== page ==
Scuba diving. Surfing. Sky diving. Bungee jumping.
This is the list of things I always thought it would be cool to do “someday in the future” or “if I got the chance.” This translates to: I was never going to really do these things if I could help it because they scare the bejesus out of me.
There. I said it.
In the next two weeks, though, I will in fact do two of the things on that list–scuba dive and surf. There are several reasons why these things unnerve me.
Snorkeling scared me, so I can’t imagine what scuba diving will be like. When I went to see what lurked beneath at Manly a few months ago, I panicked. When I looked further into the water, I saw murky nothingness. What was out there? The uncertainty and the slim, slippery creatures swimming everywhere made me feel like I was in a place in which I had no right to be.
I eventually calmed down that day and wound up having one of my best experiences in Australia to date. I snorkeled again after that and am OK with it now. But diving deep into the water and being unable to breathe without the help of a tank literally seems like a giant plunge. And this news story about the gigantic shark swimming off Queensland that no one seems to be able to track makes it worse.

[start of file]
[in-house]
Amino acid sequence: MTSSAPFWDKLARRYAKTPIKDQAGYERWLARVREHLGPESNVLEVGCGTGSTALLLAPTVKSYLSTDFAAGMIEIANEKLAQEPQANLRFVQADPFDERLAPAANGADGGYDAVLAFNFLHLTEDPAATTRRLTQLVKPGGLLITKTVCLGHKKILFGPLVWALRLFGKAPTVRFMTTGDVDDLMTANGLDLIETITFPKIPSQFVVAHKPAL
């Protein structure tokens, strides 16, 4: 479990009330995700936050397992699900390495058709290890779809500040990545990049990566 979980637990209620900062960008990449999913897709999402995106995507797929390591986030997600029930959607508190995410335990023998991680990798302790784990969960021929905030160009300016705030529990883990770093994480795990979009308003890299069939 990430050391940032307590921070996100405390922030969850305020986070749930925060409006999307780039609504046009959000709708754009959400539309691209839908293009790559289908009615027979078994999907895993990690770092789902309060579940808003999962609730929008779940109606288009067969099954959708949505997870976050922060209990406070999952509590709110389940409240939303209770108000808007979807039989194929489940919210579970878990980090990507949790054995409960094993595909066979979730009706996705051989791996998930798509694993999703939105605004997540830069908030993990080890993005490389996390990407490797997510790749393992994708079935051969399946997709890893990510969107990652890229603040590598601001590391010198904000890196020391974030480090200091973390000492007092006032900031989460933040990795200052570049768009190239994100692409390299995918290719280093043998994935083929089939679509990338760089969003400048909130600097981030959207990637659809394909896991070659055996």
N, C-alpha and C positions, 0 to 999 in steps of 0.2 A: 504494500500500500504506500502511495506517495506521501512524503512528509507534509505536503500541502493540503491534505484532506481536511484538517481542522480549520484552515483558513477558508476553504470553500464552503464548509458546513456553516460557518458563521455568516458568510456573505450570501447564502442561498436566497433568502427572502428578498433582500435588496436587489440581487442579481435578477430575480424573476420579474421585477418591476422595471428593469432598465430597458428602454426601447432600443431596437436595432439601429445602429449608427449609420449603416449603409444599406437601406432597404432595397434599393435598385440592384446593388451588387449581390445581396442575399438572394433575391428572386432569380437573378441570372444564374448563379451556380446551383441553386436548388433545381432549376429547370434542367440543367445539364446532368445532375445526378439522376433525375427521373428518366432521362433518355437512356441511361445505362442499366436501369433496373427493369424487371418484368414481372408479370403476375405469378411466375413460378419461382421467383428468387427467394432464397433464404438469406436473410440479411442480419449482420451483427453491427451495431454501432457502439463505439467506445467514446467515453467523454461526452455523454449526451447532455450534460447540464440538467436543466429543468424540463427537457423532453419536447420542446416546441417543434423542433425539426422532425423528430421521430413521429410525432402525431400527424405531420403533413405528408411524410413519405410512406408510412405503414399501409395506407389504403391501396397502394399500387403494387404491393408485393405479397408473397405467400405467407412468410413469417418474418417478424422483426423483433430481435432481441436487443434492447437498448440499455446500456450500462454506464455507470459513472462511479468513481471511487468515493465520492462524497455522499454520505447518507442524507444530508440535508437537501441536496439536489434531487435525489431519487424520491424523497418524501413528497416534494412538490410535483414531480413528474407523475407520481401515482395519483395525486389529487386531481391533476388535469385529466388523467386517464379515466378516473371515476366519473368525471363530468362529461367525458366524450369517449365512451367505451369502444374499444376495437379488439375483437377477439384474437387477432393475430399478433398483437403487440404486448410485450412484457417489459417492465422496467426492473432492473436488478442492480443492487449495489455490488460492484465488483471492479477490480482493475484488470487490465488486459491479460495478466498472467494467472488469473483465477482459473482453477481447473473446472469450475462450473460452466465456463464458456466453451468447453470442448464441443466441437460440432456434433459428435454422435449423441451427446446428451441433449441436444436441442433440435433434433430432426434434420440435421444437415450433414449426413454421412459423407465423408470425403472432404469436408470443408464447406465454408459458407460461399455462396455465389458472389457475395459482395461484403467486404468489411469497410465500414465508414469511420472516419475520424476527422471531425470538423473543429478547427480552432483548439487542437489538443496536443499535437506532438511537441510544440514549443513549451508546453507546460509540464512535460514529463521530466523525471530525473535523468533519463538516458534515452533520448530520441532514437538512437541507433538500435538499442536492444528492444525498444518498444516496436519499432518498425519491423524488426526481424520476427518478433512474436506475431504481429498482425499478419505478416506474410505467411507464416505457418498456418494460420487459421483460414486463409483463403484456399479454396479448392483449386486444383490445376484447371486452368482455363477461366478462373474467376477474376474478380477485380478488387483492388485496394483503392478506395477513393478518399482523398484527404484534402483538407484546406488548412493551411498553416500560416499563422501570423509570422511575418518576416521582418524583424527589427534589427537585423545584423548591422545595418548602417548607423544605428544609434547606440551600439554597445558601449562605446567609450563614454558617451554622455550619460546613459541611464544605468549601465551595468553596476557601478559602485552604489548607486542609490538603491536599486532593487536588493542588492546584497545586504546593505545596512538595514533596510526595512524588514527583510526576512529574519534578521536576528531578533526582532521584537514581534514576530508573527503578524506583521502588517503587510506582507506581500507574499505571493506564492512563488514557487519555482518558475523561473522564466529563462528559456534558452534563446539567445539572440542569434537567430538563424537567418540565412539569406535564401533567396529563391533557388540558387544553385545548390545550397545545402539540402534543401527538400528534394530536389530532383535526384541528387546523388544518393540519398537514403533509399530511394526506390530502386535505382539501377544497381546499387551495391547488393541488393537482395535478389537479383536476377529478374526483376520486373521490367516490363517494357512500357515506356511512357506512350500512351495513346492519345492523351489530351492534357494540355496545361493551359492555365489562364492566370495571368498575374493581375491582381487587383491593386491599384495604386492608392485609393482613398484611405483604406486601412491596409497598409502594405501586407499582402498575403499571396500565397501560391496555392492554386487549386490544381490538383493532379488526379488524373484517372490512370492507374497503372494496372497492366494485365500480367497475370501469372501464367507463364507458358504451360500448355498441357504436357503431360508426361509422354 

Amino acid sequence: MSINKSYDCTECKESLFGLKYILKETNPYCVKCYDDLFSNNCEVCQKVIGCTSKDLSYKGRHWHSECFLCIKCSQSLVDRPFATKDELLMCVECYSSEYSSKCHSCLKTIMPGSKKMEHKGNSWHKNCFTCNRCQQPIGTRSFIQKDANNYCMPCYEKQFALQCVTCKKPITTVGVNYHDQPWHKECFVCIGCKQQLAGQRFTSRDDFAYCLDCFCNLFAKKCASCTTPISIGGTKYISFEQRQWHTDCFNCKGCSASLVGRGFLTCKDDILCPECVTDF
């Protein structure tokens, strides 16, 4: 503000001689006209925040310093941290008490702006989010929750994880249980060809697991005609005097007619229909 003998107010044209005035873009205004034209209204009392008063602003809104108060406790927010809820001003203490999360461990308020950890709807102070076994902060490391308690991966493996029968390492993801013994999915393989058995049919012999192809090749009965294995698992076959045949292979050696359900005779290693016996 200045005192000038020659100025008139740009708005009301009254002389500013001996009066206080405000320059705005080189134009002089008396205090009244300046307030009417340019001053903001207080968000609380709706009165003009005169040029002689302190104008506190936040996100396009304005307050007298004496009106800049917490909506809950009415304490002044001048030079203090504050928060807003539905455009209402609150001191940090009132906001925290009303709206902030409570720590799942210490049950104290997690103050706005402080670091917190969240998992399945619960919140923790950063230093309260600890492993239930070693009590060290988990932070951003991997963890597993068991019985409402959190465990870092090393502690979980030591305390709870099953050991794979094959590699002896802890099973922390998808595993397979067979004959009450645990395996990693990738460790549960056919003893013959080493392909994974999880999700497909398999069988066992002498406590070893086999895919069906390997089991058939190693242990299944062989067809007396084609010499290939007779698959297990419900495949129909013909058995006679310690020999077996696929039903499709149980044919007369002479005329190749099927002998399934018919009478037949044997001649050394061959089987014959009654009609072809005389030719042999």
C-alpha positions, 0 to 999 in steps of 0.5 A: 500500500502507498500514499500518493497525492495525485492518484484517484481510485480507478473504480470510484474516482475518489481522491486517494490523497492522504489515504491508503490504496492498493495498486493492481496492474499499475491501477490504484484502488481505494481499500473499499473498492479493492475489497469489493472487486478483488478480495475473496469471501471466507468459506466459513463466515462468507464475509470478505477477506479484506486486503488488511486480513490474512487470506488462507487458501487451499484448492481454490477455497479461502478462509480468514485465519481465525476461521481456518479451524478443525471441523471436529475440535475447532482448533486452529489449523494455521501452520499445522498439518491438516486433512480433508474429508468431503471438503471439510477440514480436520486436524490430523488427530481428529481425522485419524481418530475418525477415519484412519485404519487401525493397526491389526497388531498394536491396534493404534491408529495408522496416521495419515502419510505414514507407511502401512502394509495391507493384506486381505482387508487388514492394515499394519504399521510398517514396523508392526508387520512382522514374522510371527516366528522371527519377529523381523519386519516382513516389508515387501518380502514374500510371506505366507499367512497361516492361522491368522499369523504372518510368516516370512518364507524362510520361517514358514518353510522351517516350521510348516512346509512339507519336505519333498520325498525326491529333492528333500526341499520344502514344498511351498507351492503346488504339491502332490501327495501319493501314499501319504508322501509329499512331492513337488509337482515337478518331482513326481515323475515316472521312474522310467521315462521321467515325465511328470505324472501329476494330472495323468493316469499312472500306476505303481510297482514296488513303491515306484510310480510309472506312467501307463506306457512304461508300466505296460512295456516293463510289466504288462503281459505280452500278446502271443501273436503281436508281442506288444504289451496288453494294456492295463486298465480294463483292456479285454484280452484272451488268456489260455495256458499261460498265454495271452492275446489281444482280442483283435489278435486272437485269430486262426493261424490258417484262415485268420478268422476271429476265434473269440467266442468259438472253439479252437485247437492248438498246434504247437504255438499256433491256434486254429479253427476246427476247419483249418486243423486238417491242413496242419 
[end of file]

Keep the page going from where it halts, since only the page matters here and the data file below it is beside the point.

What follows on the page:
With surfing, I’m afraid I won’t be able to get on the board and that if I do, I’ll be demolished by a huge wave that will break my bones and/or drown me. Yes, I know I’m setting that up as a lose-lose, but it’s honest.
By the way, did I mention I grew up near the beach? It’s fine for swimming and bodyboarding and chilling on a boat or fishing. This other stuff? Meh.
What I’m telling myself to prepare for these two events is simple: act like a kid again. Most of us were unfazed little go-getters back then. I performed in dance recitals without issue, went roller skating with abandon and rode my bike down steep hills without fear. It was only when I hit adolescence that I thought twice about doing those things.
The difference, I realize, is that as a kid, I didn’t care what people thought or fear getting hurt. Fall off your bike=get a cool scar and a bandage from Mom. Slip while roller skating? Brush yourself off and go round again. Mess up a dance? Keep smiling and pick up where you left off.
We forget these simple things when we get older. All of a sudden, everything matters a lot and is a make or break affair. We care too much about others’ impressions. We leave no room for screwing up, for learning, for failing.
I know it will be hard, but for the next few weeks, I’m going to attempt to reclaim some of that childlike confidence and carefree attitude. I will try, and if I fail or need a moment to literally catch my breath, I will deal with it and move on. If I’m not good at these things I try, I’ll go easy on myself and remember it doesn’t make me a less cool or adventurous or open-minded person.
Inner 10-year-old, I summon your courage.